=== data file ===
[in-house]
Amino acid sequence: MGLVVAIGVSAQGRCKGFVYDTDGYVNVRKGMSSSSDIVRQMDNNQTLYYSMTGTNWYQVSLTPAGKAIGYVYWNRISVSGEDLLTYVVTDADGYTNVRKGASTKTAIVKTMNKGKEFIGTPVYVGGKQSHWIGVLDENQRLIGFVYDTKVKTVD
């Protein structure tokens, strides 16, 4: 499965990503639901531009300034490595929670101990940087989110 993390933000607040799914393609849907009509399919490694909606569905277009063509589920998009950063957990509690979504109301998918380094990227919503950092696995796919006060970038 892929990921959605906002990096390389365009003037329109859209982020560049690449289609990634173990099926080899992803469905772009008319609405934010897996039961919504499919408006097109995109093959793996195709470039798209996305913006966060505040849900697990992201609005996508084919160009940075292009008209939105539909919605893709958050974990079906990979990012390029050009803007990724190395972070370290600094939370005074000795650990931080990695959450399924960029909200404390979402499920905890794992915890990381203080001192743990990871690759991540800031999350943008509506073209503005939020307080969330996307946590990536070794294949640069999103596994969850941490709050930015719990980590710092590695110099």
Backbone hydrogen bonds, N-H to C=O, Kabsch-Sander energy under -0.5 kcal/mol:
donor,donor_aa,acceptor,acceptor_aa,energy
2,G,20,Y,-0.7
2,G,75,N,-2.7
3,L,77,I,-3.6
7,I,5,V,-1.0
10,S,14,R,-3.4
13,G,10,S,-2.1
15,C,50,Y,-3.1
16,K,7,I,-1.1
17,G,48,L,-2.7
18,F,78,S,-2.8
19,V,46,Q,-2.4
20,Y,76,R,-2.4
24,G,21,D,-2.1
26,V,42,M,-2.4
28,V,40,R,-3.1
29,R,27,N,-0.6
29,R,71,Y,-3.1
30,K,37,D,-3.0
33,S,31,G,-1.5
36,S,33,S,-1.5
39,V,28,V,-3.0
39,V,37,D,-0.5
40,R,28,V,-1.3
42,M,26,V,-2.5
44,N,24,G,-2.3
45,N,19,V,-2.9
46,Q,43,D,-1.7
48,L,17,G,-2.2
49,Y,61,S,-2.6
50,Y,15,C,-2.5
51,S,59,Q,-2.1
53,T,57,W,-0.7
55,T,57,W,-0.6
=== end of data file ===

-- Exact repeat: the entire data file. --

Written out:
[in-house]
Amino acid sequence: MGLVVAIGVSAQGRCKGFVYDTDGYVNVRKGMSSSSDIVRQMDNNQTLYYSMTGTNWYQVSLTPAGKAIGYVYWNRISVSGEDLLTYVVTDADGYTNVRKGASTKTAIVKTMNKGKEFIGTPVYVGGKQSHWIGVLDENQRLIGFVYDTKVKTVD
């Protein structure tokens, strides 16, 4: 499965990503639901531009300034490595929670101990940087989110 993390933000607040799914393609849907009509399919490694909606569905277009063509589920998009950063957990509690979504109301998918380094990227919503950092696995796919006060970038 892929990921959605906002990096390389365009003037329109859209982020560049690449289609990634173990099926080899992803469905772009008319609405934010897996039961919504499919408006097109995109093959793996195709470039798209996305913006966060505040849900697990992201609005996508084919160009940075292009008209939105539909919605893709958050974990079906990979990012390029050009803007990724190395972070370290600094939370005074000795650990931080990695959450399924960029909200404390979402499920905890794992915890990381203080001192743990990871690759991540800031999350943008509506073209503005939020307080969330996307946590990536070794294949640069999103596994969850941490709050930015719990980590710092590695110099």
Backbone hydrogen bonds, N-H to C=O, Kabsch-Sander energy under -0.5 kcal/mol:
donor,donor_aa,acceptor,acceptor_aa,energy
2,G,20,Y,-0.7
2,G,75,N,-2.7
3,L,77,I,-3.6
7,I,5,V,-1.0
10,S,14,R,-3.4
13,G,10,S,-2.1
15,C,50,Y,-3.1
16,K,7,I,-1.1
17,G,48,L,-2.7
18,F,78,S,-2.8
19,V,46,Q,-2.4
20,Y,76,R,-2.4
24,G,21,D,-2.1
26,V,42,M,-2.4
28,V,40,R,-3.1
29,R,27,N,-0.6
29,R,71,Y,-3.1
30,K,37,D,-3.0
33,S,31,G,-1.5
36,S,33,S,-1.5
39,V,28,V,-3.0
39,V,37,D,-0.5
40,R,28,V,-1.3
42,M,26,V,-2.5
44,N,24,G,-2.3
45,N,19,V,-2.9
46,Q,43,D,-1.7
48,L,17,G,-2.2
49,Y,61,S,-2.6
50,Y,15,C,-2.5
51,S,59,Q,-2.1
53,T,57,W,-0.7
55,T,57,W,-0.6